It was 97 degrees in the scant shade. Yet despite the sweltering heat, my two children were running as fast as they could.
Over and over again.
They were competing in the all day-long Hershey’s regional track meet.
Needless to say, the topic of kids and hydration was big on my mind.
It was rough. But we used some good tactics and my daughter moved onto State’s the next day for the 100 m dash where she placed in second despite the ongoing heat.
Key to them making it through this day was making sure they got enough water inside of them to replace all the water pouring out of their bodies as they exerted themelves.
The Inside Story On Why Hydration Matters
Staying well hydrated is essential for beating the heat.
Remember, we’re essentially 2/3 water. All the processes in our body depend on having enough water.
- Our major transportation system that carries around hormone signals, our immune cells and nutrients for our cells – the blood – depends on having enough liquid in our system to work effectively.
- Our cells are mostly composed of water and many of the chemical reactions in our body even require water to work.
- Water is also essential for digestion and waste removal. Without enough, our body can’t make use of nutrients or get rid of toxins.
- Finally water helps us beat the heat by providing relief – sweat is our natural cooling system and without enough water we can’t do this effectively either.
Which brings us right back to the start of our discussion . . .
When you sweat a lot trying to stay cool and get rid of the heat building up inside of you because of all the energy you’re burning, you need to replace the water you just sweated out.
Finally, when we lose water through sweat we also lose precious minerals dissolved in our sweat – magnesium, sodium, and potassium. Our body uses these minerals for everything from keeping your heart beating to the right rhythm to keeping our muscles and nerves relaxed to building bones.
What Happens Without Hydration
Without adequate hydration, our kids (and us) end up with headaches, muscle cramps, lethargy and just feeling plain irritable and cranky.
More severe cases can lead to shock and require medical attention.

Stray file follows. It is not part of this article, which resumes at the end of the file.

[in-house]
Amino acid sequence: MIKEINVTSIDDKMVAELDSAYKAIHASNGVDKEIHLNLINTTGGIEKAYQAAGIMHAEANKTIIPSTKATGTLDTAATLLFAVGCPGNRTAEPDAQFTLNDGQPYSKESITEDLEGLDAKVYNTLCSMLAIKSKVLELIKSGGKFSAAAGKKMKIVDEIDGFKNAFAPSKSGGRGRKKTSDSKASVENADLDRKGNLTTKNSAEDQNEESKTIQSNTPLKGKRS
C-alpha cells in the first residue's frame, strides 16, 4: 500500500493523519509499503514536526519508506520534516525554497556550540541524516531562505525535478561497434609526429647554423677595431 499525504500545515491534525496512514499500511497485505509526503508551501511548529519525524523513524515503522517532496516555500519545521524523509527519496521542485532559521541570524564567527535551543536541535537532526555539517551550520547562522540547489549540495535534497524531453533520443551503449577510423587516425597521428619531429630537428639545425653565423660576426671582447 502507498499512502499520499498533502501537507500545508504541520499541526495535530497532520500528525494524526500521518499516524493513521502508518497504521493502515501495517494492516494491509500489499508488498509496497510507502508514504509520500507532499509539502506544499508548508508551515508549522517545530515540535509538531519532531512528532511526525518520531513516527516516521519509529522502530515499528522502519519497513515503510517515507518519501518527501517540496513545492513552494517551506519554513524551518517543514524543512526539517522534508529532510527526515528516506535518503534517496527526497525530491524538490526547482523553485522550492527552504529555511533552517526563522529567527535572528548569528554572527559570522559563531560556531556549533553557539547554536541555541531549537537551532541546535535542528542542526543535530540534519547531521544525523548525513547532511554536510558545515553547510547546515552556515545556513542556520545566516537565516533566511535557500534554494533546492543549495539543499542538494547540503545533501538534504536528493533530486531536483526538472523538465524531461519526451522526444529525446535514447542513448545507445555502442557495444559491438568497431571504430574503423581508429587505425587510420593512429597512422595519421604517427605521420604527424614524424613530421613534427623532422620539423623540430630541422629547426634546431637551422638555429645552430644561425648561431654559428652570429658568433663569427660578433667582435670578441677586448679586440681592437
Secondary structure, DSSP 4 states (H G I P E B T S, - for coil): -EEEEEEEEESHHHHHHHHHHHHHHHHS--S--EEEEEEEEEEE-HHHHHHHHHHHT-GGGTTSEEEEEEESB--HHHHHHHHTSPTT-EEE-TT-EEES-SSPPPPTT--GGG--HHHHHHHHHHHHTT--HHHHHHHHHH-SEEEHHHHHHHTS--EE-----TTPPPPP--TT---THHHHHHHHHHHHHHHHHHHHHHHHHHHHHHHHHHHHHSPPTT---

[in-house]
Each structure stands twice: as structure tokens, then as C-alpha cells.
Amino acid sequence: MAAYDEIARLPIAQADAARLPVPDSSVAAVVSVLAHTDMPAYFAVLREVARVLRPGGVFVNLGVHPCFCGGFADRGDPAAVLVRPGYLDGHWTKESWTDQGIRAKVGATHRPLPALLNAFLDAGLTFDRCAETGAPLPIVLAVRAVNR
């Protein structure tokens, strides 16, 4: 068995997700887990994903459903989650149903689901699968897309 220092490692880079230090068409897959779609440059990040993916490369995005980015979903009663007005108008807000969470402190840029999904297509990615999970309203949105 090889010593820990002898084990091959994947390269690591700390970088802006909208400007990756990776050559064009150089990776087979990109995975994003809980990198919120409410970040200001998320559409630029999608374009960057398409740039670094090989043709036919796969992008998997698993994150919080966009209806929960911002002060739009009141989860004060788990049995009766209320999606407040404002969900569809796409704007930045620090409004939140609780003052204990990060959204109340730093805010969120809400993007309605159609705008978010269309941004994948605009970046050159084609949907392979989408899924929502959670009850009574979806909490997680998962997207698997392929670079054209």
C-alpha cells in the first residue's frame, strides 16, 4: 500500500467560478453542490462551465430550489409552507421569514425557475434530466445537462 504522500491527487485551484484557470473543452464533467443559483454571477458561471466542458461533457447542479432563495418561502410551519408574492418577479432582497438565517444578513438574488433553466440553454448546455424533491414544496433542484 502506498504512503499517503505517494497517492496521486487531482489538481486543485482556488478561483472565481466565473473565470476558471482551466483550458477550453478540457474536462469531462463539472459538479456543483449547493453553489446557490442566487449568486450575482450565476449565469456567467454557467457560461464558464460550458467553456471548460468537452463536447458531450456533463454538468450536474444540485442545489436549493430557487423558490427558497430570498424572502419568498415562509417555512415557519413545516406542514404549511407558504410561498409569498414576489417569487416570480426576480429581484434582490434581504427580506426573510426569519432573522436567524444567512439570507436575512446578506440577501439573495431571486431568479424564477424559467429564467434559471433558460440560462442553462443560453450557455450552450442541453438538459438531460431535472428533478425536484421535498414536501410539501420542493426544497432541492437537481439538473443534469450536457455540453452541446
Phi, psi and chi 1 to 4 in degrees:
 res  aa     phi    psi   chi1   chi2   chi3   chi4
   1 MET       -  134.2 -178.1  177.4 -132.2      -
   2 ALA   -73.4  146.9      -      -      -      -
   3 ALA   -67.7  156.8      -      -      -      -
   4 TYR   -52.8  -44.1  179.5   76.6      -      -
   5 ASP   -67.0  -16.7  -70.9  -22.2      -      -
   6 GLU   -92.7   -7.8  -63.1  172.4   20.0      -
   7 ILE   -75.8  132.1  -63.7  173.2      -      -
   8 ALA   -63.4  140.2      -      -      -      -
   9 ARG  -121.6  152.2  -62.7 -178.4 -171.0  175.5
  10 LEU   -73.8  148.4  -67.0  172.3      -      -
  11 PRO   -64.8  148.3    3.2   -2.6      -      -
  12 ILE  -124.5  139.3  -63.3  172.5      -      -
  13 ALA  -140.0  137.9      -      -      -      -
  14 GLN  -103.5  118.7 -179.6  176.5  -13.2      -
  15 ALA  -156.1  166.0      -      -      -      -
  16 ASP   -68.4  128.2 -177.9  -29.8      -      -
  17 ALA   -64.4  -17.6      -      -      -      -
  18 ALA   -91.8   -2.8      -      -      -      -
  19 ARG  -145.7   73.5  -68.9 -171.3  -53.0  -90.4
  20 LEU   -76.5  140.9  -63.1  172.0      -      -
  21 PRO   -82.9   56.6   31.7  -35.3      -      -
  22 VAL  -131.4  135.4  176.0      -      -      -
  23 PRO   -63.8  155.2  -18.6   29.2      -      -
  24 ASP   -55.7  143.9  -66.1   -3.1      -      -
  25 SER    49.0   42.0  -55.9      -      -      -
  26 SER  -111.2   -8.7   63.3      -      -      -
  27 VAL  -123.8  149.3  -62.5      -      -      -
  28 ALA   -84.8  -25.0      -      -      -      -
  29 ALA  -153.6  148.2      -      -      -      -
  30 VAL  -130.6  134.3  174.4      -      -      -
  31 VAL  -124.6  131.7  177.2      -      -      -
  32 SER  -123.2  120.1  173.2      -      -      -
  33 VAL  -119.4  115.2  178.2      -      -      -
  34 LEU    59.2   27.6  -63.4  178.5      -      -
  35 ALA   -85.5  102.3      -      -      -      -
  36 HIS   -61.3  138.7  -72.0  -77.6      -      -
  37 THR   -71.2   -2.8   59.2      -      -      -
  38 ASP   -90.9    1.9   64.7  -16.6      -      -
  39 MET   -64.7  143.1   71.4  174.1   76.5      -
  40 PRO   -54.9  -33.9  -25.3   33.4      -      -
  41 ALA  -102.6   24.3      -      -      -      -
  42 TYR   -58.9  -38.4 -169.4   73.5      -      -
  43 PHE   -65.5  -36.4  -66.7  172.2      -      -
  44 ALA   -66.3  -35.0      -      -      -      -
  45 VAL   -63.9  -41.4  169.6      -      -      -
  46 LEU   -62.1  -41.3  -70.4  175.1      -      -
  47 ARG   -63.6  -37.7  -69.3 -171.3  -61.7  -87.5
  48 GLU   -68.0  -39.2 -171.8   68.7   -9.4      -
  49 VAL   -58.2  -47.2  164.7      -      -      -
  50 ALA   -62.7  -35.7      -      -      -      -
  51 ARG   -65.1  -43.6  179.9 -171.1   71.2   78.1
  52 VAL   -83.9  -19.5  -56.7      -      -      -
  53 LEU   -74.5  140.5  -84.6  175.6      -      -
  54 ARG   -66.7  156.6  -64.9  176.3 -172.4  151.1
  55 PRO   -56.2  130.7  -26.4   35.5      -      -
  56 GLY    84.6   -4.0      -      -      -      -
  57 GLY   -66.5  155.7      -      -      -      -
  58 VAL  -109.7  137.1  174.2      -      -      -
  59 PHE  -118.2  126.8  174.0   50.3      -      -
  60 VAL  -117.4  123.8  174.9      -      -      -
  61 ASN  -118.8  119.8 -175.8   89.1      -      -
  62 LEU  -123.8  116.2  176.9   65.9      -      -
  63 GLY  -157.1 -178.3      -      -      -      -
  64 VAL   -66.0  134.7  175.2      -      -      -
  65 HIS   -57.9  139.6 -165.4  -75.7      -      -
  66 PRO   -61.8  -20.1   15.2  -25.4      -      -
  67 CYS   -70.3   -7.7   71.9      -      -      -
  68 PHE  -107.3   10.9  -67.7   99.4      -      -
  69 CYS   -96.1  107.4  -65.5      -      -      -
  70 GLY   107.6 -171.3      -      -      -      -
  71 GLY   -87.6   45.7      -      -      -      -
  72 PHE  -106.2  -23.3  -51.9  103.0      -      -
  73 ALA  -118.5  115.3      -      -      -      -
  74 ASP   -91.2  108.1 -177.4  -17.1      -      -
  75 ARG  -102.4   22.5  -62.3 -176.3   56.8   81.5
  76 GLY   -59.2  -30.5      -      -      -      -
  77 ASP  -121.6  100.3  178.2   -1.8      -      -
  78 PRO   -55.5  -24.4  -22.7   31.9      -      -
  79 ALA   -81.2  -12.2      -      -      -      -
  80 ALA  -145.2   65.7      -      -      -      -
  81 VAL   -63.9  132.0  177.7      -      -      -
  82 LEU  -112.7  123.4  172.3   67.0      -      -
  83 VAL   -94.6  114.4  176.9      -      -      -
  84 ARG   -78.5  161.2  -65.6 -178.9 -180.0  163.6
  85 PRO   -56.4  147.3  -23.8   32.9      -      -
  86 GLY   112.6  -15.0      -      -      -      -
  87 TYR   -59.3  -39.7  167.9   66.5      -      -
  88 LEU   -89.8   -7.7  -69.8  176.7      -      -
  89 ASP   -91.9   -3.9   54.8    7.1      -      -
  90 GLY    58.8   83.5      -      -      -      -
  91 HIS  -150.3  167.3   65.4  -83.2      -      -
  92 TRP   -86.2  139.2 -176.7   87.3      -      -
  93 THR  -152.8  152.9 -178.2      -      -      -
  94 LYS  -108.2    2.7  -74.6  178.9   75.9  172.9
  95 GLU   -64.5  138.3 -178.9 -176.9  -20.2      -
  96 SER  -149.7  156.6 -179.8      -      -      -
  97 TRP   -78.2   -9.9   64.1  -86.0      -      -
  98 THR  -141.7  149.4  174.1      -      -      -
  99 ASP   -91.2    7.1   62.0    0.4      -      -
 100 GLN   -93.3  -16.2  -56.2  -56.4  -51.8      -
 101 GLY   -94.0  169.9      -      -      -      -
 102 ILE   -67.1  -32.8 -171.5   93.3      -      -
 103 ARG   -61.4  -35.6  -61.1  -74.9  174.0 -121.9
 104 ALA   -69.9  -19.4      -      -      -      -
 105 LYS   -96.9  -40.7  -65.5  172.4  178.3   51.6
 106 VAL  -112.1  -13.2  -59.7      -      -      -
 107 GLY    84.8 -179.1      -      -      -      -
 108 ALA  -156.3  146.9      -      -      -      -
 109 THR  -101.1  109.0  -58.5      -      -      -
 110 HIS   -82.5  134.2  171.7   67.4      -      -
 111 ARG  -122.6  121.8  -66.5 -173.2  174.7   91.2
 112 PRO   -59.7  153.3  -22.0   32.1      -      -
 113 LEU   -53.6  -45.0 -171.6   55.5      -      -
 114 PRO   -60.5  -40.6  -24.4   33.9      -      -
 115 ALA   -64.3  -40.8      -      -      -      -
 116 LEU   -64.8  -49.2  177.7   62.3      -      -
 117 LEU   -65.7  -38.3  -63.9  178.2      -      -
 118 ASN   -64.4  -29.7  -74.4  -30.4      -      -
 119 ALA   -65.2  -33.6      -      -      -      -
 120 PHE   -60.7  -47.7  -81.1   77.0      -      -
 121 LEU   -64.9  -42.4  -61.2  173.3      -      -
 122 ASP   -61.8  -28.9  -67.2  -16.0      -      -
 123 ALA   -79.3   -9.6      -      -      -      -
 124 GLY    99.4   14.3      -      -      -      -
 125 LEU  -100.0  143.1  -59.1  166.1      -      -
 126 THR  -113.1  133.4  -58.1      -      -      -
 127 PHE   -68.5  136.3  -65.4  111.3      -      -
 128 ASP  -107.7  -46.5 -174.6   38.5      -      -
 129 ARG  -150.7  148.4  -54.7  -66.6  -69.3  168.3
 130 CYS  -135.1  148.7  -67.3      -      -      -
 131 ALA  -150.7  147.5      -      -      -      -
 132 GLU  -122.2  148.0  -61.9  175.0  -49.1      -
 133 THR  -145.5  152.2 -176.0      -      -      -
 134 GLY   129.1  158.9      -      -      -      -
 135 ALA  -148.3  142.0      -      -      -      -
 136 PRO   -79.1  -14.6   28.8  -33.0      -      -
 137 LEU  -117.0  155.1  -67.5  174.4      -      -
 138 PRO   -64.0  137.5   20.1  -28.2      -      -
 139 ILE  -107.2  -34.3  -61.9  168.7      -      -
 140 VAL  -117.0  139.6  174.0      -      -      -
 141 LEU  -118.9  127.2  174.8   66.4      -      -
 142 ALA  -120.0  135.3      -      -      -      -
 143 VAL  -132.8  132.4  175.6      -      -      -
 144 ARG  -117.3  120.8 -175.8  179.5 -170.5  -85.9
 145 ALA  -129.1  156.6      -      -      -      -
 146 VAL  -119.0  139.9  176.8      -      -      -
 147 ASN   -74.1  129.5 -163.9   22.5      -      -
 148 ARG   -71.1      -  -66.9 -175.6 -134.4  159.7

Kids are more susceptible to dehydration because they have higher turnover of liquids and electrolytes due to higher metabolisms.
So here are some things to keep in mind with kids and hydration:
Kids And Hydration Tip #1: Don’t Wait To Be Thirsty
We’re usually dehydrated before we feel thirsty.
So it’s important to make hydration a routine with your kids, not only based on how they feel. On really hot days, set a timer for an hour and make sure everyone gets a drink each hour. Give one of your children the official job of being the water chief for the day and reminding everyone to drink water regularly.
Basically, take on the job of reminding your kids to drink. They won’t drink enough instinctively so don’t wait for the thirst signal to stay hydrated.
One way to keep track if you’re drinking enough is to monitor your pee. If your pee is dark yellow and you’re not peeing that much and you’re probably not getting enough liquid in.
Fascinated with all things potty-related, little kids can really get into giving a pee report and looking at it with you. Then, if you collectively decide it could be a little lighter, go get a drink together!
Kids And Hydration Tip #2: Drink Before You Snack
In our snack-oriented culture, we often confuse hunger with thirst.
Often when your kids want a snack, they actually may really need a drink instead. Keep track of how they’re snacking. And when they ask for a snack, suggest a drink instead. Or offer it first and then see if they’re still hungry.
Kids And Hydration Tip #3: Cut Out The Sweets
Too often kids hydrate with sweet liquids.
So along with increasing hydration with the heat, we end up increasing their sugar-intake.
First of all, start encouraging water as a way to wet your whistle. Water can taste wonderful when you’re really thirsty – It’s a great time to develop a taste for it.
But to ease the transition, add a squeeze of lemon, lime or orange. Or even simply water down drinks with water, shifting their taste buds away from the super sweet.
One of our favorite ways to hydrate is ice tea made with Celestial Seasonings fruit zinger teas (Berry Zinger, Raspberry Zinger, Tangerine Zinger, Lemon Zinger). We just leave a half-gallon glass jar with two teabags in it out to stew on the porch in the sun.
At this point we’re used to drinking it straight, but it’s a great way to water down fruit juices. Or mix in a touch of sweetener. You can give your children great fruity drink kids will enjoy without the sugar.
Kids And Hydration Tip #4: Replace Electrolytes
Hydration is also a means for replacing electrolytes – minerals like sodium, potassium and magnesium that are essential for nerve and muscle function. These minerals dissolve well in water and they are the first to go when you sweat a lot. So it makes sense if you’re losing these minerals to get them back inside of you when you take in some water.
Now sometimes, people go overboard, downing the Gatorade when they haven’t sweated that much. This puts too much salt in your body, not to mention the sugar. (And who knows what those neon color additives do inside of you!)
On the other hand, too much water without electrolyte replacement can lead to hyponatremia, a condition marked by not enough sodium in the body fluids outside that surrounds the cells.